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New incriminating evidence against man accused of kidnapping, killing Faye Swetlik released

Published: Jul. 2, 2021 at 8:39 PM EDT|Updated: Jul. 2, 2021 at 9:41 PM EDT
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EDITOR’S NOTE: This story may be disturbing for some readers. It was hard for me to write, as well. I will never forget Faye or the impact this case has had on my life. Rest in peace, sweet girl. I hope this report brings a sense of closure to Faye’s family. They were not contacted for comment, as WIS will respect their privacy.

CAYCE, S.C. (WIS) - With the release of a final report, investigators have closed the case of 6-year-old Faye Marie Swetlik’s kidnapping and murder.

From the moment her body was found, there has only been one suspect: Faye’s neighbor, Coty Taylor.

Cayce Department of Public Safety Director Byron Snellgrove said his agency has chased every lead, call and conspiracy theory.

“All endings, evidence and facts point to the exact same conclusion: Coty Taylor abducted and murdered Faye Marie Swetlik and was the sole perpetrator in this horrible case,” Snellgrove said Friday.

New information incriminating Taylor was released Friday in response to Freedom of Information Act (FOIA) requests.

The new report includes never-before-seen surveillance video and summaries of interviews, as well as descriptions of DNA evidence.

This article just scratches the surface of what was shared with the media. Expect more reports in the coming days.

WARNING: Details of the evidence and investigation may be disturbing to some readers.

NEW DNA EVIDENCE

Faye disappeared from the front yard of her home in the Churchill Heights neighborhood of Cayce on the afternoon of Feb. 10, 2020.

The coroner determined Faye died a short time after her disappearance. But investigators said it was several days before she was buried in a shallow grave just 300 feet from her home and 200 feet from Taylor’s home.

PREVIOUS STORY | Autopsy reveals heartbreaking details of 6-year-old Faye Marie Swetlik’s death

Snellgrove found Faye’s body on the morning of Feb. 13.

Evidence pointing to Taylor as the suspect in Faye’s death was shared at the time. But new DNA evidence released Friday is even more incriminating.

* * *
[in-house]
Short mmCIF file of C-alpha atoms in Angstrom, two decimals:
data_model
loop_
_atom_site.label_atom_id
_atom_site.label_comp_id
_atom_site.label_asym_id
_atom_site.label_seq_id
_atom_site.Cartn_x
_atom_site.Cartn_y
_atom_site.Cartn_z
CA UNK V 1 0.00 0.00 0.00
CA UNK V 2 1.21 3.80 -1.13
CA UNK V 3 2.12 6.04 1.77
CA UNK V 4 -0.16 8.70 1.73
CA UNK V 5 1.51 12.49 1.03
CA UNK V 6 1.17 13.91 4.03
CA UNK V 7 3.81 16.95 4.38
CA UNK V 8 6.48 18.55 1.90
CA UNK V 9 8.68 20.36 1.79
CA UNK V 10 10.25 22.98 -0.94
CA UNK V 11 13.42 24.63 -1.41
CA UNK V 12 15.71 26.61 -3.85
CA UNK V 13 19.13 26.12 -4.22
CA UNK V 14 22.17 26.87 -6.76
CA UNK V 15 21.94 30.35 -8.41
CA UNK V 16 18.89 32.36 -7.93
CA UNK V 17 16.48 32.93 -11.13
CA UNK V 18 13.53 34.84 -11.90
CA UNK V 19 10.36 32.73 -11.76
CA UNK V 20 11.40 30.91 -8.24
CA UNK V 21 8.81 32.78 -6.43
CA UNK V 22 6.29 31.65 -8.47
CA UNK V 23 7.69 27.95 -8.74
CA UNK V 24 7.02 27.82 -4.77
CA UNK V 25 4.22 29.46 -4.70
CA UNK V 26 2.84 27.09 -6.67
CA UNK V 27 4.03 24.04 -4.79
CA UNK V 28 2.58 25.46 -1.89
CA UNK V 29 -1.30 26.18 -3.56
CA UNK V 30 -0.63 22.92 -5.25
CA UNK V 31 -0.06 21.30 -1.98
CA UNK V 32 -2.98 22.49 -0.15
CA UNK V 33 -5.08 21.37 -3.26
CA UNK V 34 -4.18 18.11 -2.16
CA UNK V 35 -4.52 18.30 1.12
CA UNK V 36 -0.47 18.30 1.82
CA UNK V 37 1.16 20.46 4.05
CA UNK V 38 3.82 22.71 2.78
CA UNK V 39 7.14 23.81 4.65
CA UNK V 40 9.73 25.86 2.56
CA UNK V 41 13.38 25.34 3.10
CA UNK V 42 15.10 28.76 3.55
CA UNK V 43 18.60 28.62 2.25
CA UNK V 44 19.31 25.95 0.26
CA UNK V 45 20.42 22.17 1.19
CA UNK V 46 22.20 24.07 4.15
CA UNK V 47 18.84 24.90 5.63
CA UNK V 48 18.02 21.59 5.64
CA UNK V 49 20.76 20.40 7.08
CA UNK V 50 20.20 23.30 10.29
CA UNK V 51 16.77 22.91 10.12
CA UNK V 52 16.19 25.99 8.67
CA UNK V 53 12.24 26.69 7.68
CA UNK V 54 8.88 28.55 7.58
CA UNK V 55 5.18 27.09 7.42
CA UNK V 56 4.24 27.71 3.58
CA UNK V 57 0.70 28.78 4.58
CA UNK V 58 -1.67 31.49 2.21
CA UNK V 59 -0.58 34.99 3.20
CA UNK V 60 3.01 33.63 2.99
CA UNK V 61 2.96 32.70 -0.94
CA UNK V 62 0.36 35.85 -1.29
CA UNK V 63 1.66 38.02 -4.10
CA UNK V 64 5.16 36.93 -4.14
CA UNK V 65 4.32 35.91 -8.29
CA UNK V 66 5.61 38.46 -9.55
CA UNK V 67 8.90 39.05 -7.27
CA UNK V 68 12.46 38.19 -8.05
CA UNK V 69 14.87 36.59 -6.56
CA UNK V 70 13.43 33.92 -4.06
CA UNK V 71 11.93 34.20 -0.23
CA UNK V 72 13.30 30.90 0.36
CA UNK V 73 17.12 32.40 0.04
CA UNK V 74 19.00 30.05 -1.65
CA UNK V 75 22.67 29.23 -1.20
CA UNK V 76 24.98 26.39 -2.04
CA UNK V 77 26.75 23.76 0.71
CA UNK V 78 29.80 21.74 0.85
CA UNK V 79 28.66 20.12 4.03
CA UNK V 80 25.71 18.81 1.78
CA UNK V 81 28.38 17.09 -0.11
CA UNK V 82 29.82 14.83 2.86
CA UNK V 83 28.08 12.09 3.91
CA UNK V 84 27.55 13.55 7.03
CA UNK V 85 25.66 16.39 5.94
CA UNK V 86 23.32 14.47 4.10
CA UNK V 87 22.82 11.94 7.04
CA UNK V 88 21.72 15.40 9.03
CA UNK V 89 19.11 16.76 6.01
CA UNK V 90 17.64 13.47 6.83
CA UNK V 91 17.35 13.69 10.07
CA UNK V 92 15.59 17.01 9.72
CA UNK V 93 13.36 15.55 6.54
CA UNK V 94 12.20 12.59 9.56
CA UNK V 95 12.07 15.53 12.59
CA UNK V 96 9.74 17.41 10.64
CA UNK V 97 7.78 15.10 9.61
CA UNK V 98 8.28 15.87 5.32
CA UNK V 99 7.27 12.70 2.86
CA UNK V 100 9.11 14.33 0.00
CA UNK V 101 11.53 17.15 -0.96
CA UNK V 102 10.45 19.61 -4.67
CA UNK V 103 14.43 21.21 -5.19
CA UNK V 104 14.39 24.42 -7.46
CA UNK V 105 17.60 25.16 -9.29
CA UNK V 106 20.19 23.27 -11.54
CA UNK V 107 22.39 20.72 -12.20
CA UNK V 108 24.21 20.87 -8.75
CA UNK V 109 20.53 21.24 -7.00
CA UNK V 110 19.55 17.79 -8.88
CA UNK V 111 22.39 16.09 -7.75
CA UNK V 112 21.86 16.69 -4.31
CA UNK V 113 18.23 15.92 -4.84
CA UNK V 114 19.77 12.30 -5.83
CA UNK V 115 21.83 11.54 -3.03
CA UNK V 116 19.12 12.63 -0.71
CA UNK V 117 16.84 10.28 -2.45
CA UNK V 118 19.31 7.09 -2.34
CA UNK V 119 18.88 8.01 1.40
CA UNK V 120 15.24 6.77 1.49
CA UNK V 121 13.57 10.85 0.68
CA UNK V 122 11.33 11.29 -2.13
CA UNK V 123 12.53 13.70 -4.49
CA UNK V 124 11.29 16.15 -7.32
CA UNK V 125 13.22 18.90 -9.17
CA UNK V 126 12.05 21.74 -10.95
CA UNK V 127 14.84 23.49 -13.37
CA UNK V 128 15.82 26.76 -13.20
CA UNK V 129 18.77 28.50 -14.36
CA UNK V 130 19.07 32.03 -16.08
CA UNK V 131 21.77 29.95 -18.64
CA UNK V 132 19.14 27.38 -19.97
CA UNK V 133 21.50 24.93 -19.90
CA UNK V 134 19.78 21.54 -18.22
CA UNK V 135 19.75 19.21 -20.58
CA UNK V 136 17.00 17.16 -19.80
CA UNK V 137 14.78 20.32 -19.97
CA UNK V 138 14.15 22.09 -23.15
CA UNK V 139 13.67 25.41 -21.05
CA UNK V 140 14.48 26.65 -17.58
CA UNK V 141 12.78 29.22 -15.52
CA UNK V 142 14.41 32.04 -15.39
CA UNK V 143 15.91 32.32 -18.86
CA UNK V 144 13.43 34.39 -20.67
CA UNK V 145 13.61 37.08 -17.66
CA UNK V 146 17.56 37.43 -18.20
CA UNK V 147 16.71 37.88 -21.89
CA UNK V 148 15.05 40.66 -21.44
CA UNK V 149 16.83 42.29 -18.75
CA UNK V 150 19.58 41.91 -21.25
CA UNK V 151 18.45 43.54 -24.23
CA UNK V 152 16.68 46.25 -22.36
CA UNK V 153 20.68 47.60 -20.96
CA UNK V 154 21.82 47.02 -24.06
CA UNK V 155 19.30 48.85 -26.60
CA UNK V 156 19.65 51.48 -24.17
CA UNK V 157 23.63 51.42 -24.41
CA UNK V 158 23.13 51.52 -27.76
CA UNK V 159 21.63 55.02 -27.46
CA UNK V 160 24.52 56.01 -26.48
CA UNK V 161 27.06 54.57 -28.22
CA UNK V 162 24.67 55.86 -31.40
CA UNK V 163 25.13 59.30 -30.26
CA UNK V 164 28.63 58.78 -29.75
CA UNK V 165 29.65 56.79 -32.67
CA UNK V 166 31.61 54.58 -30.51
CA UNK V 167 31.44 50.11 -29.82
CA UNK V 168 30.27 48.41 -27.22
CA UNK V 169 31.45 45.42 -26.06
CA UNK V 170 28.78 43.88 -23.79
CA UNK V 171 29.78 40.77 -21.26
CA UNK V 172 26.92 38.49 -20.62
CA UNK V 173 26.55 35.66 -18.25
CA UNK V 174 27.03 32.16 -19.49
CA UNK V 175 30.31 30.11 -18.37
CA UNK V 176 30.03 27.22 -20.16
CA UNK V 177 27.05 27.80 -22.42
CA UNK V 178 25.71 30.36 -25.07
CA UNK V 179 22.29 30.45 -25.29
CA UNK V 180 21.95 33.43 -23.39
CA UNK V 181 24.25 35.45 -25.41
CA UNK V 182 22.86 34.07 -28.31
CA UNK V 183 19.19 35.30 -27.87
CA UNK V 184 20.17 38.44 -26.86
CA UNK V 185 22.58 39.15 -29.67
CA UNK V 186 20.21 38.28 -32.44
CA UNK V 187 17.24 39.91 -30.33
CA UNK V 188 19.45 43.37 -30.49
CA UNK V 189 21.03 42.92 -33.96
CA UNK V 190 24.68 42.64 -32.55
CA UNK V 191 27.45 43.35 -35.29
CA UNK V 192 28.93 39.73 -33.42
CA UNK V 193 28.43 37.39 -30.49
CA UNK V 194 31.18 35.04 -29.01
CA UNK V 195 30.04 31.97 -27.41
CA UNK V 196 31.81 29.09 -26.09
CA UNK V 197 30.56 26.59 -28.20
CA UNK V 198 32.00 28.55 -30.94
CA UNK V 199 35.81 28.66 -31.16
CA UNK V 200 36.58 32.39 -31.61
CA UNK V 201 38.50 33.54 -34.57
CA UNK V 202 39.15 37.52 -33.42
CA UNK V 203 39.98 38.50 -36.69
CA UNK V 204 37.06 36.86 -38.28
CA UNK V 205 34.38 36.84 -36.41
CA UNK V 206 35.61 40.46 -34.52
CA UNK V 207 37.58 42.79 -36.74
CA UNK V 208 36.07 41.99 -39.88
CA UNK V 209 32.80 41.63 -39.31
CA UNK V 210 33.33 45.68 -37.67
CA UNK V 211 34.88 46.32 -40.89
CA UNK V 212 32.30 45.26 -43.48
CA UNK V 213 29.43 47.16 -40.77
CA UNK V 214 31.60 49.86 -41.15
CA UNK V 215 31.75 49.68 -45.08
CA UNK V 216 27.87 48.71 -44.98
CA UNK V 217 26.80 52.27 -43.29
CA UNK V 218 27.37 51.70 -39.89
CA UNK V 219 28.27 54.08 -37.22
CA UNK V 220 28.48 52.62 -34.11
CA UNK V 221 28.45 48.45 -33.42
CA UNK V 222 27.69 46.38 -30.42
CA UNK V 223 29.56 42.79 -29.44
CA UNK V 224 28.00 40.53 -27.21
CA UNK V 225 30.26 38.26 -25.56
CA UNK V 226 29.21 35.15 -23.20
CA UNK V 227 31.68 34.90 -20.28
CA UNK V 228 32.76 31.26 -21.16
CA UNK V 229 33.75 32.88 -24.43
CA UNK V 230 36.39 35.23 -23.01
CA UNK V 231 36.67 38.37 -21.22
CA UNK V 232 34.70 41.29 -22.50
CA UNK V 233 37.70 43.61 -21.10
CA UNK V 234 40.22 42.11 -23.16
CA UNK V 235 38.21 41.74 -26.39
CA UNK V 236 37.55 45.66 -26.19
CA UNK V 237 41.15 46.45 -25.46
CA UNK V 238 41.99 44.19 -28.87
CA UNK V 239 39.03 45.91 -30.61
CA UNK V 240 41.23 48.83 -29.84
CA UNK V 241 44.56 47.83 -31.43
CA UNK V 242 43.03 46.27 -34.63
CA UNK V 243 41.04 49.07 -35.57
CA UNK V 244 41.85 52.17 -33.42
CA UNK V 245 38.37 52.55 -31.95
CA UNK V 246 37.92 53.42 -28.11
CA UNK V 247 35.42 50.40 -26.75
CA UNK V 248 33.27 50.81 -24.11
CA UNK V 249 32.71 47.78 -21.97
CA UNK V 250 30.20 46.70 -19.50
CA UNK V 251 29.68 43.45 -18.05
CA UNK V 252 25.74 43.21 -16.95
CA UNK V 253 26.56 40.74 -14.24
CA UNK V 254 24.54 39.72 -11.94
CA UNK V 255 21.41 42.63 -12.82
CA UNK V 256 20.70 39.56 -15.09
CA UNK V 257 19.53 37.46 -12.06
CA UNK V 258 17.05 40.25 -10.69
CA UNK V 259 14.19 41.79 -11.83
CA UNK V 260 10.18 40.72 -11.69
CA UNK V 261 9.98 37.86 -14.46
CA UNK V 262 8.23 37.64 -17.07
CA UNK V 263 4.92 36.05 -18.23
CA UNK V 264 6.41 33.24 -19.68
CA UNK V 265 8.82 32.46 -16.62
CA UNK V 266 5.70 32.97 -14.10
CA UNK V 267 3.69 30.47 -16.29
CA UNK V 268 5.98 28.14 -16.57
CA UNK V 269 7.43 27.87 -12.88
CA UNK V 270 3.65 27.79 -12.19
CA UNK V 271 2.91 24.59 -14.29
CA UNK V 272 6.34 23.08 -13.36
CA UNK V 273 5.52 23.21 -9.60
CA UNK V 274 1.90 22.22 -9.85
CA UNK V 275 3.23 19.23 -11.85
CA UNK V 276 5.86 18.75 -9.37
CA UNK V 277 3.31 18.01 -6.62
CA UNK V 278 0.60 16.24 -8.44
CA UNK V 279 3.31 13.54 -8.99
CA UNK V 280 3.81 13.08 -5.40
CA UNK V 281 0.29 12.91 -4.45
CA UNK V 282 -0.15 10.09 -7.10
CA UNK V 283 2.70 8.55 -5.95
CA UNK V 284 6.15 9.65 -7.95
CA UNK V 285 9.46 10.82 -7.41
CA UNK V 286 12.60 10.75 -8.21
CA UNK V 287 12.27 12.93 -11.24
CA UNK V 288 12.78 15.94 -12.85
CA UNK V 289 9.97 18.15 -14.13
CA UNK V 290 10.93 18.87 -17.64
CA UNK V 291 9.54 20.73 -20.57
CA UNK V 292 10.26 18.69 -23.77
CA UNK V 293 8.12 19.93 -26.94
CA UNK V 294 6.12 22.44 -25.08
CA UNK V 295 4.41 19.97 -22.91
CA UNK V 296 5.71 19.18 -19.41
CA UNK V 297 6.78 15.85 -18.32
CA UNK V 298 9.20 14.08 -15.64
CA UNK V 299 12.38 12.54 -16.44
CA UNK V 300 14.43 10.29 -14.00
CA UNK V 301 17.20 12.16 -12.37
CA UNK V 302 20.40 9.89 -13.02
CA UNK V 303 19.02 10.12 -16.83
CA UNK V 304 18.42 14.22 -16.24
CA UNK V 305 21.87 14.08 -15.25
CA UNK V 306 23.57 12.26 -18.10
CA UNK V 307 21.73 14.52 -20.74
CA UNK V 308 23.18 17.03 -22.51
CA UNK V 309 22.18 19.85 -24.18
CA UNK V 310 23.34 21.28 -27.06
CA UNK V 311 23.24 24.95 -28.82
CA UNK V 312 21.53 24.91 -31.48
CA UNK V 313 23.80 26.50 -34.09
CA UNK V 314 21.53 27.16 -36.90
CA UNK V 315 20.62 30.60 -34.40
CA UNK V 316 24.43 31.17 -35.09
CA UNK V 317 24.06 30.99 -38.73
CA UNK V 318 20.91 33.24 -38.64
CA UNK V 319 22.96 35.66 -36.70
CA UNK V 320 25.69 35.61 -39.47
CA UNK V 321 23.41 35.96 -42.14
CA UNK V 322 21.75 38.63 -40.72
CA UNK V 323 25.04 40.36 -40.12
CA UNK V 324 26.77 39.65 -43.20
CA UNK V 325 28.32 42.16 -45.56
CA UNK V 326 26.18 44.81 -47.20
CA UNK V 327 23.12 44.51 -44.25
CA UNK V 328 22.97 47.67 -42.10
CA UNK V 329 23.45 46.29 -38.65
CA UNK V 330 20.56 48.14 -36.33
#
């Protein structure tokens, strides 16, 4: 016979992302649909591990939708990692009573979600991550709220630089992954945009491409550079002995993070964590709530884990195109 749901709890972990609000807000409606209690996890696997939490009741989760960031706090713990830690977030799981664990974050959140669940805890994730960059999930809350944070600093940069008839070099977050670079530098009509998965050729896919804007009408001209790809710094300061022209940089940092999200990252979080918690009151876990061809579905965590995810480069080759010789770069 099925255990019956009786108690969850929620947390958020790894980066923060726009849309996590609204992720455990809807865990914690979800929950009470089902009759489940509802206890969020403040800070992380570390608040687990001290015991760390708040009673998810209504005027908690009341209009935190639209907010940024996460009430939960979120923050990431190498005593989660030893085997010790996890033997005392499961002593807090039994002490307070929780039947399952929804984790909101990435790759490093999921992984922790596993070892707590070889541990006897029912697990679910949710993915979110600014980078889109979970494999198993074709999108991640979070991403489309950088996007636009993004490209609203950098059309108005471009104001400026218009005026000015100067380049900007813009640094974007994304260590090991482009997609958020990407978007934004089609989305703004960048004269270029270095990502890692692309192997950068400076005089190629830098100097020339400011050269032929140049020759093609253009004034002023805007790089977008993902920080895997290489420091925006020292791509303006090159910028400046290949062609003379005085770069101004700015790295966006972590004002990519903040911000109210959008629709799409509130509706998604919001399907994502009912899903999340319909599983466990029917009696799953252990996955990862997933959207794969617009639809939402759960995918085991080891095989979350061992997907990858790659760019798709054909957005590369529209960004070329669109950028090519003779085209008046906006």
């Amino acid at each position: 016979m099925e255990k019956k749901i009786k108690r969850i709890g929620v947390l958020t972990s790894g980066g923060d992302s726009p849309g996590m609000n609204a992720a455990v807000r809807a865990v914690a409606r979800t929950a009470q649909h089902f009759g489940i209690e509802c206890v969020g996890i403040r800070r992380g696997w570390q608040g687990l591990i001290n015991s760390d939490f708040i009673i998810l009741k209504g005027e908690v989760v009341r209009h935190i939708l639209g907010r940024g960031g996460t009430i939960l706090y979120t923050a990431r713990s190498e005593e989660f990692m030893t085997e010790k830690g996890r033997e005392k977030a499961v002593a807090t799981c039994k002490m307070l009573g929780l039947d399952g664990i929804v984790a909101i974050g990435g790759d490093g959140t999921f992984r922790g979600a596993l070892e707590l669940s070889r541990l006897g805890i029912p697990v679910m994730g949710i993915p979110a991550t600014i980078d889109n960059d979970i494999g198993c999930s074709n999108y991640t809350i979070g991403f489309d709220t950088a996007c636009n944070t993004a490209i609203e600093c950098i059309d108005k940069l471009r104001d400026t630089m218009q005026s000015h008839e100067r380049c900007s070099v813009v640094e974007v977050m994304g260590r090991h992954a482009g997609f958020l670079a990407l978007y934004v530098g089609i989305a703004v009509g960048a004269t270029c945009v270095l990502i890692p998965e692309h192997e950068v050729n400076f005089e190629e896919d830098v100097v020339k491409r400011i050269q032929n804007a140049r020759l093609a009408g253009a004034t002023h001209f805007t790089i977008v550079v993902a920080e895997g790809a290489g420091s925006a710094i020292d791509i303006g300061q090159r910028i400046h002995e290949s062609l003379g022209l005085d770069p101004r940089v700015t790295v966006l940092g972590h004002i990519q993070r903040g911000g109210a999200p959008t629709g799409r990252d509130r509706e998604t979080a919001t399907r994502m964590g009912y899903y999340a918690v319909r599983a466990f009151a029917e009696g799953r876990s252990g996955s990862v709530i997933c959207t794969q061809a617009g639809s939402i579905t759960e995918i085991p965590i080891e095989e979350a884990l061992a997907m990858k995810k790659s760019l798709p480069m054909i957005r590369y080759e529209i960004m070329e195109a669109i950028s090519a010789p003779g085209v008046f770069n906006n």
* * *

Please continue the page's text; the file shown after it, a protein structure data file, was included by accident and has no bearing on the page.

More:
Taylor’s DNA was found under Faye’s fingernails, the new report states.

Both Faye and Taylor’s DNA was also found in a black laundry bag inside Taylor’s home.

Police said one of the rain boots Faye had last been seen in was found in Taylor’s trash can Feb. 13, along with a ladle and some freshly-dug dirt.

The ladle contained Faye and Taylor’s DNA.

Moments after the discovery of Faye’s body, officers found Taylor dead on the back porch of his nearby home. He had killed himself, investigators said.

A knife found with Taylor’s body only contained his DNA, the new report states.

TAYLOR’S MOVEMENTS ON THE DAY FAYE’S BODY WAS FOUND

Investigators believed Taylor had buried her the morning of Feb. 13, and newly-released information backs up that conclusion.

Taylor had gone to Walmart that morning and purchased a 50-pound bag of potting soil, police said, as well as fertilizer and some other gardening supplies.

Surveillance video released by Cayce DPS, as well as a receipt and other evidence found in Taylor’s house seem to confirm this.

The employee working in the Garden Center at Walmart later told police Taylor said he was setting up a garden at his home, but he seemed to grab random items with no plan. He purchased “three bags of soil and fertilizer at random,” the employee said.

A rideshare driver who drove Taylor home from Walmart also spoke with police.

That witness said Taylor was acting strangely and avoided conversation when asked about gardening. When they pulled into the Churchill Heights neighborhood, the driver asked Taylor if he knew Faye.

The new report states Taylor answered “I don’t know” several times before saying “I never met her before.”

A nearly-empty bag of potting soil was found in Taylor’s house near an empty black laundry bag on Feb. 13, the new report states.